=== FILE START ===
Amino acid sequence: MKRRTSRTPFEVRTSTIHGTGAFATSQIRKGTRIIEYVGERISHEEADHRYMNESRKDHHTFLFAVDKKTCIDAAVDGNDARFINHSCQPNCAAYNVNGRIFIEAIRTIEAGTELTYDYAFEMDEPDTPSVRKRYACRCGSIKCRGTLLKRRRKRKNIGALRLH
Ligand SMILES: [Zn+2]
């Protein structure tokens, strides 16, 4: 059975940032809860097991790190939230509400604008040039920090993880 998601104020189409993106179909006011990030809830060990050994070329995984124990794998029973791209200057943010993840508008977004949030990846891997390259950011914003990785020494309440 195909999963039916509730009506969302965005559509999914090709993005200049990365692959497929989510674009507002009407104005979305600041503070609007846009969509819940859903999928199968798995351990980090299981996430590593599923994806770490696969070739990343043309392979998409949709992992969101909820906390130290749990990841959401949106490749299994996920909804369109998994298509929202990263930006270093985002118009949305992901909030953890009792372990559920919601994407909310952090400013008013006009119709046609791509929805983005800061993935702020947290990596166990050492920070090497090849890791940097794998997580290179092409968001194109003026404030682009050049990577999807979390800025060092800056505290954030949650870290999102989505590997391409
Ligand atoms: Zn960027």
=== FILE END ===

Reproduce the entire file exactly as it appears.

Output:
Amino acid sequence: MKRRTSRTPFEVRTSTIHGTGAFATSQIRKGTRIIEYVGERISHEEADHRYMNESRKDHHTFLFAVDKKTCIDAAVDGNDARFINHSCQPNCAAYNVNGRIFIEAIRTIEAGTELTYDYAFEMDEPDTPSVRKRYACRCGSIKCRGTLLKRRRKRKNIGALRLH
Ligand SMILES: [Zn+2]
């Protein structure tokens, strides 16, 4: 059975940032809860097991790190939230509400604008040039920090993880 998601104020189409993106179909006011990030809830060990050994070329995984124990794998029973791209200057943010993840508008977004949030990846891997390259950011914003990785020494309440 195909999963039916509730009506969302965005559509999914090709993005200049990365692959497929989510674009507002009407104005979305600041503070609007846009969509819940859903999928199968798995351990980090299981996430590593599923994806770490696969070739990343043309392979998409949709992992969101909820906390130290749990990841959401949106490749299994996920909804369109998994298509929202990263930006270093985002118009949305992901909030953890009792372990559920919601994407909310952090400013008013006009119709046609791509929805983005800061993935702020947290990596166990050492920070090497090849890791940097794998997580290179092409968001194109003026404030682009050049990577999807979390800025060092800056505290954030949650870290999102989505590997391409
Ligand atoms: Zn960027």